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Not enough men in Alberta – especially those in their 40s – are getting tested for diabetes, putting them at risk for heart disease, cancer and other illnesses, according to new population health research published in The Lancet Regional Health – Americas.

Padma Kaul

Padma Kaul

“My main message to young men is that early diagnosis is critical because diabetes is a huge risk factor for further complications,” says lead investigator Padma Kaul, professor of medicine at the University of Alberta and member of the Alberta Diabetes Institute and Canadian Institutes of Health Research Sex and Gender Science Chair.

Almost half of adults with diabetes remain undiagnosed, the researchers report. Having diabetes doubles the risk of also developing cardiovascular disease and is associated with an increased risk of developing some kinds of cancer, according to Diabetes Canada.

When it is caught early as “pre-diabetes,” changes to diet and exercise can prevent the development of full-fledged diabetes, says Kaul, who is also co-director of the Canadian VIGOUR Centre and Heart & Stroke Chair in Cardiovascular Research.

Diabetes Canada screening guidelines recommend that everyone over 40 gets screened for diabetes at least once every three years. Various tests can be used to check blood sugar levels.

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The researchers used data from Alberta’s public healthcare system to track diabetes screening rates in 1.4 million patients for three years starting in April 2013. Those screened for diabetes were then followed for an additional four years to see how many were diagnosed with either diabetes or pre-diabetes. People who already had diabetes or heart disease were excluded because the screening protocols are different for them.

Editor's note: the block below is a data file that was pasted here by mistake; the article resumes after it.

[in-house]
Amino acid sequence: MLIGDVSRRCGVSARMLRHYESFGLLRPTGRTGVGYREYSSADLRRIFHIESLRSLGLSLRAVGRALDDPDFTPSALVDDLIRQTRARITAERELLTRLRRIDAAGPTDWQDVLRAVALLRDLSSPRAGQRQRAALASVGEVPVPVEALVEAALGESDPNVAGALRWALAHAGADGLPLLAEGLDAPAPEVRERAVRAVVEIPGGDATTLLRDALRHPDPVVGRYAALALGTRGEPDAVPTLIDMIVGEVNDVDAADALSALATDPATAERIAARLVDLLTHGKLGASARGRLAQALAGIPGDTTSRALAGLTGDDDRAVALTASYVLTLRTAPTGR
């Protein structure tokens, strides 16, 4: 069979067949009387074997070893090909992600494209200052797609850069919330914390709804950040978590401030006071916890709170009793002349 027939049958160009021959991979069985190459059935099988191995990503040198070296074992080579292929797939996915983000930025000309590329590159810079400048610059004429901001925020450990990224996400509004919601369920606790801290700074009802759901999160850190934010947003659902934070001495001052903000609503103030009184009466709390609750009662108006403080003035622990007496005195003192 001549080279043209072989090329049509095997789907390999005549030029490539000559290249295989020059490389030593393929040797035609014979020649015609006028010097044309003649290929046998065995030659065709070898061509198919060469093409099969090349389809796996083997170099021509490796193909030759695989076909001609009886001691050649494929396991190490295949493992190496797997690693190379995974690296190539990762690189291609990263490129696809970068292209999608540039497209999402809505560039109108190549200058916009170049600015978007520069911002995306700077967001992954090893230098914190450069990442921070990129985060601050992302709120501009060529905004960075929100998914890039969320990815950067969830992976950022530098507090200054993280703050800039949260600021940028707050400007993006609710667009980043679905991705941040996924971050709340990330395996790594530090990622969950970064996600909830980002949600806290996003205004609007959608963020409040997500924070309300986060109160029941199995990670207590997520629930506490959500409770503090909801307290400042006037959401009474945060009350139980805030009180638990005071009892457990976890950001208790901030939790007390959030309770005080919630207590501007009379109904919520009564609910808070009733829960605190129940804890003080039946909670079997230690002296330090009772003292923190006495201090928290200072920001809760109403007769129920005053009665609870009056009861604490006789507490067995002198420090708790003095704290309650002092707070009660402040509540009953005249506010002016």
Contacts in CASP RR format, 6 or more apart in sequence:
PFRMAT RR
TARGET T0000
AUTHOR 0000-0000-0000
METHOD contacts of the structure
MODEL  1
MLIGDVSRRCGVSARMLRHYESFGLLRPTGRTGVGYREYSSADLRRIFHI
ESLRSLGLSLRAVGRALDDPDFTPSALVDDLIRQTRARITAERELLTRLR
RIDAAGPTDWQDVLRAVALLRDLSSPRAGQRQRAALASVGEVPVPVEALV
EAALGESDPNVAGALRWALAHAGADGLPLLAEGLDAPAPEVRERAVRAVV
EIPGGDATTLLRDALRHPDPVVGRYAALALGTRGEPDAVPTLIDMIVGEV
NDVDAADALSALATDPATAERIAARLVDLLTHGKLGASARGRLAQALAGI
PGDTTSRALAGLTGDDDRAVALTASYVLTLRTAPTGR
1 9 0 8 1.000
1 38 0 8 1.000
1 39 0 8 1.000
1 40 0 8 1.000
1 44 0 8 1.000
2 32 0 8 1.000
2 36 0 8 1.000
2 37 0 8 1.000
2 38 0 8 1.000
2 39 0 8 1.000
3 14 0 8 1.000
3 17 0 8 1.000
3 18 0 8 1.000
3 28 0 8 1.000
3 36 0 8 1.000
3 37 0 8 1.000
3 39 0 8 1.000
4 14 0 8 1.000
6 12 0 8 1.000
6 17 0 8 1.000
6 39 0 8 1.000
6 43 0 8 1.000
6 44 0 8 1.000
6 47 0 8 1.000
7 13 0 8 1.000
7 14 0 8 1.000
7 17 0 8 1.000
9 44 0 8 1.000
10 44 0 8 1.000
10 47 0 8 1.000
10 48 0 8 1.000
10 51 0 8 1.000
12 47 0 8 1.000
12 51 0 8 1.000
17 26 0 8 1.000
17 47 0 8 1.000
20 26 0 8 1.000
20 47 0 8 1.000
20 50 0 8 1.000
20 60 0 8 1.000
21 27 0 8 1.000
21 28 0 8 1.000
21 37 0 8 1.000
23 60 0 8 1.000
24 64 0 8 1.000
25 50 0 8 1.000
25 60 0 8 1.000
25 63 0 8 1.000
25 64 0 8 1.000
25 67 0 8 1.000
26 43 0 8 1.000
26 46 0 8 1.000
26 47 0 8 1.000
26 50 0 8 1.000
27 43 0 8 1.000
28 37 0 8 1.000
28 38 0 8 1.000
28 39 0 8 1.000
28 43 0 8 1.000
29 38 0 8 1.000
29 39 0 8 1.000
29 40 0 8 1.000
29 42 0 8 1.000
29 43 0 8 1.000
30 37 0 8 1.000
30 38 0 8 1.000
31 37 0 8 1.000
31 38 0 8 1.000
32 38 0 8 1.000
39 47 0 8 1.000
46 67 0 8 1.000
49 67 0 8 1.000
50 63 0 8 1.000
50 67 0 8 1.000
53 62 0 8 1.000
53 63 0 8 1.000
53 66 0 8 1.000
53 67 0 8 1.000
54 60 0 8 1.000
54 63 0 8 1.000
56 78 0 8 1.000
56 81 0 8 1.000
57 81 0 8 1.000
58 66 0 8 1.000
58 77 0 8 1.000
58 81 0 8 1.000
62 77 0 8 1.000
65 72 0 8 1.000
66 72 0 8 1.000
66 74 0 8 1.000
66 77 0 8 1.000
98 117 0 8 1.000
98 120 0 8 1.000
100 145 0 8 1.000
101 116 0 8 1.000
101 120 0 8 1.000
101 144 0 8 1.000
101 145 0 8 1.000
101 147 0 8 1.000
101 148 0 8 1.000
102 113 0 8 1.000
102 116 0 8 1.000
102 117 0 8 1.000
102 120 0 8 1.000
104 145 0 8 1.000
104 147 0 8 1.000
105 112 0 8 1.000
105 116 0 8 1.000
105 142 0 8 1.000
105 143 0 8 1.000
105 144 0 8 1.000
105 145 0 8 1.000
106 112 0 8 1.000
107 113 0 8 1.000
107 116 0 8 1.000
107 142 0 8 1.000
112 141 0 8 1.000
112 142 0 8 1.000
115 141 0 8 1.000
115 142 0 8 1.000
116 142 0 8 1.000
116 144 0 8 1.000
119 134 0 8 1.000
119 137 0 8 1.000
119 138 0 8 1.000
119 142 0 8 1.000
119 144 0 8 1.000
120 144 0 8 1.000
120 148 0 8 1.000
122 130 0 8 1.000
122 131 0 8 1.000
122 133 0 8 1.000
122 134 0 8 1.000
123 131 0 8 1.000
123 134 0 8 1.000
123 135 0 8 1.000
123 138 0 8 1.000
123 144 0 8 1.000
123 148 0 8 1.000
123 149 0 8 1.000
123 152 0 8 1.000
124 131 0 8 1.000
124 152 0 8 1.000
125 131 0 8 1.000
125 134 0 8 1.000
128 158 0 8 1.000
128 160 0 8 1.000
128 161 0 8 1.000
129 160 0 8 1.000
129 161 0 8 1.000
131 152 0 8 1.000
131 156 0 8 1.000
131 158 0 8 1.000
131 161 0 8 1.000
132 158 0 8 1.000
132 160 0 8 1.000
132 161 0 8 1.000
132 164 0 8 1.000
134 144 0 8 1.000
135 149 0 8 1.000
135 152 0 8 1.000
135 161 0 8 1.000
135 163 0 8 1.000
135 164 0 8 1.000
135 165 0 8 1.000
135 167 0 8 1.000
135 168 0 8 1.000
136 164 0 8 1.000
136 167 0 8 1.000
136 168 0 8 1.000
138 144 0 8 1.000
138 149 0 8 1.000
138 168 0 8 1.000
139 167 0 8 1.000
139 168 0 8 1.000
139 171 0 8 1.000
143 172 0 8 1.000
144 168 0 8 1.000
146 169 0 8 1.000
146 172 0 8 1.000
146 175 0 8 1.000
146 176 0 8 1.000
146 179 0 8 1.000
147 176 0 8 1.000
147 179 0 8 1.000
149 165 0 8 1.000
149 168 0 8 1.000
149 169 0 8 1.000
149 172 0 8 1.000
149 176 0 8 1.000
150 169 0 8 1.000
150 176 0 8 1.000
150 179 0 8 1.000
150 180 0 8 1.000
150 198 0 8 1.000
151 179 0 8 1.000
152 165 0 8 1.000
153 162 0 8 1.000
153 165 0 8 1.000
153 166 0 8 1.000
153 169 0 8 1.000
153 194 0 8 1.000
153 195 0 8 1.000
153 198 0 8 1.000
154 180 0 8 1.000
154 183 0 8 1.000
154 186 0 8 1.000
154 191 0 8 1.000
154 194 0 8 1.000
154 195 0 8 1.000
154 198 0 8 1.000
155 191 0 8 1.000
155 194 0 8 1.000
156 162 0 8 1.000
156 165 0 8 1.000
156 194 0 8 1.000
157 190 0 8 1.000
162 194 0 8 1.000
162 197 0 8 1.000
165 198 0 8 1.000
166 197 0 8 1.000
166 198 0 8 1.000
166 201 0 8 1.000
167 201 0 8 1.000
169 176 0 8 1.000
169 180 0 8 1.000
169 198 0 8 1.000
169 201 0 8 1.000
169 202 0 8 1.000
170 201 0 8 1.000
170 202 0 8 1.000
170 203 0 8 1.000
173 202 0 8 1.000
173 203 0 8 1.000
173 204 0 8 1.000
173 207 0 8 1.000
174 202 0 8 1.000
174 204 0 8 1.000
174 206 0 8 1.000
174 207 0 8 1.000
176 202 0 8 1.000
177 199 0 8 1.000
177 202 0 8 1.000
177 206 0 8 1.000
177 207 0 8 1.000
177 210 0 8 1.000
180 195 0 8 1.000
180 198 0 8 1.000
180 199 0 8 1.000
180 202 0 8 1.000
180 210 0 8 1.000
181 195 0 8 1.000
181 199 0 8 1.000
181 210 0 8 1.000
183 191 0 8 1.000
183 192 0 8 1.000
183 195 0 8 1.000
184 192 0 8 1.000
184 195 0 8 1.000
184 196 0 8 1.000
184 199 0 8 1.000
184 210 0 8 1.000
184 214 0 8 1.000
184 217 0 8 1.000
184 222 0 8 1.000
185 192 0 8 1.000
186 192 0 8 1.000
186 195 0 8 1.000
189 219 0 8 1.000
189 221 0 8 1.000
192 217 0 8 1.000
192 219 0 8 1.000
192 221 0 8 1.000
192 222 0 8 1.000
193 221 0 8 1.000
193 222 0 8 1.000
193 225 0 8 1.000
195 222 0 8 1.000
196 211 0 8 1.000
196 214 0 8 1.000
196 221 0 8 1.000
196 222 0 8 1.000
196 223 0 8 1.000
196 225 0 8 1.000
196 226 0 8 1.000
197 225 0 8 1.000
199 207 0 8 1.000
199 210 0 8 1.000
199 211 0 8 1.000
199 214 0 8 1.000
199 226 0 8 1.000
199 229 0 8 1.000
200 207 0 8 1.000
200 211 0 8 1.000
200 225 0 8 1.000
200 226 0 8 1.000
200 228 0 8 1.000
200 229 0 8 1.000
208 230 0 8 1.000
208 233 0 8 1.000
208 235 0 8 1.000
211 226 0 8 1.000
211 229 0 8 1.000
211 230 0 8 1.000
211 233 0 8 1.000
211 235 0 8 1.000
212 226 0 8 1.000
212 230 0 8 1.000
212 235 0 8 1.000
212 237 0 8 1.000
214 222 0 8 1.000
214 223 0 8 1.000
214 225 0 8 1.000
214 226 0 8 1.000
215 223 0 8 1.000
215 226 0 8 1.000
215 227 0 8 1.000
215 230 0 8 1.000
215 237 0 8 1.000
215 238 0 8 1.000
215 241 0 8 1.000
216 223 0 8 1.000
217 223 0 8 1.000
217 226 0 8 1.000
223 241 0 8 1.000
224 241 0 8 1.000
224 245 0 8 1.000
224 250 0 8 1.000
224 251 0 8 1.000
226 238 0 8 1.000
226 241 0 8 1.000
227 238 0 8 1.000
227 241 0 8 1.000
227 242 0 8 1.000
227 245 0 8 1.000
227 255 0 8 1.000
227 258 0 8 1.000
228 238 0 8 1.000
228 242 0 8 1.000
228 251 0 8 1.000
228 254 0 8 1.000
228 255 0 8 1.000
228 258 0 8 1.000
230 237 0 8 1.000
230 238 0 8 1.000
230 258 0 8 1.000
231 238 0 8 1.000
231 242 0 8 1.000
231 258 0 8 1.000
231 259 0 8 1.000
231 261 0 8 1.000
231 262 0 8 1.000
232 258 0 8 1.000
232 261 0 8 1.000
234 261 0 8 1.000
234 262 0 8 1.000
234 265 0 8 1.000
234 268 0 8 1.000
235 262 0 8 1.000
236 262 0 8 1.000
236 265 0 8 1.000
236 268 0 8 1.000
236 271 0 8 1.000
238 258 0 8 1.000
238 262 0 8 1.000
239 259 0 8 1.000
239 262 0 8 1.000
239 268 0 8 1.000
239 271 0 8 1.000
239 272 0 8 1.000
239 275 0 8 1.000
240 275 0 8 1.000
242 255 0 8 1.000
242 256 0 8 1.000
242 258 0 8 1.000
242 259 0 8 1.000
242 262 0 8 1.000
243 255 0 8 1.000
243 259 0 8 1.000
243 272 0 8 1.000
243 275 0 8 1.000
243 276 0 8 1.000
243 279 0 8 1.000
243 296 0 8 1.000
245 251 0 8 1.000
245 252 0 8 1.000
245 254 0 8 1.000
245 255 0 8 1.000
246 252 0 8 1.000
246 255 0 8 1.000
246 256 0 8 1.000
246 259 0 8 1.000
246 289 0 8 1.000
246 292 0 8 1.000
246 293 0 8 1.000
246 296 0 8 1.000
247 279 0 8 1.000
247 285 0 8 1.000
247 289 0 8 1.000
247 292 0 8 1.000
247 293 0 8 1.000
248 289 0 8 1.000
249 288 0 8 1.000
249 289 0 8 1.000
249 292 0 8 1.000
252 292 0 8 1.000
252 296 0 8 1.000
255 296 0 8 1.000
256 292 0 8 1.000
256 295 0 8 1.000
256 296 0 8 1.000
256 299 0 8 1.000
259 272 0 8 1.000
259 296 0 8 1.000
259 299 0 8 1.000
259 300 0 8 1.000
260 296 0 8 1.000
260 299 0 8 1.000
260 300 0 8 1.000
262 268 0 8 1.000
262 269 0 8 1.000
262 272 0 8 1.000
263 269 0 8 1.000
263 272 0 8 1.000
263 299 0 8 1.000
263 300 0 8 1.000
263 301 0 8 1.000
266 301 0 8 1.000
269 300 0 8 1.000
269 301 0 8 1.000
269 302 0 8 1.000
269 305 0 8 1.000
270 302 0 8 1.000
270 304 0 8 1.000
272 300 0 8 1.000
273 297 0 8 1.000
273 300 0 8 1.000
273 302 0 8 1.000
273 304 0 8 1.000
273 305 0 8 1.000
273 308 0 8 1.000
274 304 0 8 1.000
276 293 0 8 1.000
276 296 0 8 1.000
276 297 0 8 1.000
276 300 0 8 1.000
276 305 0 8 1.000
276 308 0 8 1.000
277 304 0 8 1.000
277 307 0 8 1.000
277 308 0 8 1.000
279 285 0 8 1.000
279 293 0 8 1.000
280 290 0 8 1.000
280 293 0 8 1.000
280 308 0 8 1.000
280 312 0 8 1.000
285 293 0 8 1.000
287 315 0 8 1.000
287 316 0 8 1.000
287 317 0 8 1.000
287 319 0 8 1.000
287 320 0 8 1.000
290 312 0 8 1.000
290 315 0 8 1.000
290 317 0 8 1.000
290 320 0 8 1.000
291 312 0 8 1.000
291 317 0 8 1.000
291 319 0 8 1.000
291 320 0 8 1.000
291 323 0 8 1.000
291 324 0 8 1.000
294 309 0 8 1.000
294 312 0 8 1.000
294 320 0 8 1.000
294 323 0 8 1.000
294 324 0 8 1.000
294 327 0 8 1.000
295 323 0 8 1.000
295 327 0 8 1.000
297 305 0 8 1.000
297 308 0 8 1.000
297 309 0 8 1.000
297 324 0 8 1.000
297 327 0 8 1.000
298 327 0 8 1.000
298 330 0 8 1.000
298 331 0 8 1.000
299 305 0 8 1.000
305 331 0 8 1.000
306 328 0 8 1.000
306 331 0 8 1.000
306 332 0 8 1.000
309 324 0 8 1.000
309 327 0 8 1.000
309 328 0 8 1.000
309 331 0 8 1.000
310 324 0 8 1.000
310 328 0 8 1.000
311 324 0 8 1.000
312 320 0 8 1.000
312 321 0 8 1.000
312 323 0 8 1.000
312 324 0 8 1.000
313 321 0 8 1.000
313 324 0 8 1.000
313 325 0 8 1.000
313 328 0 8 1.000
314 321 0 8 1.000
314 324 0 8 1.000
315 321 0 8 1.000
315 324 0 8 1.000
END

The sex difference was most striking in the 40-to-45 age range: 58 percent of males were screened within the recommended time frame compared with 72.6 percent of females.

Overall, just under 79.8 percent of females and 69.9 percent of males were screened. The researchers found that those differences were consistent between urban and rural settings and among different socioeconomic groups. The differences disappeared in people over 65.

Though males were less likely to get tested, they had a higher risk of developing diabetes. Among those screened, 15.7 percent of males were found to have pre-diabetes and 2.6 percent had diabetes, while the rates were 13.4 percent and 1.5 percent respectively among females.

Diabetes screening in Alberta is usually initiated by a family physician with a lab requisition. Kaul says previous studies have shown that women are more likely to go for annual physicals. She wonders whether screening should be offered in non-traditional settings such as gyms or workplaces to help raise awareness.

“There have been public health campaigns to make women more aware of heart disease, for example, and they’ve been really effective, so now we need campaigns directed at men – and especially young men – for diabetes screening,” says Kaul, who is also an adjunct professor with the U of A’s School of Public Health and Duke University’s Population Health Sciences department.

“I’m actually quite pleased with how high the screening rates are overall, but we are missing this really focused segment of the population and we need to improve matters,” Kaul says.

This paper is the first to be published from a four-year project called the Real-world Evidence on the association between DIabetes and Sex on CardiOVascular Event Rates (REDISCOVER) Study. The same research team will next look for sex differences in how diabetes affects the development of heart disease. They will also assess the risk of cardiovascular disease associated with pre-diabetes in both men and women.

| By Gillian Rutherford

Gillian is a reporter with the University of Alberta’s Folio online magazine. The University of Alberta is a Troy Media Editorial Content Provider Partner.

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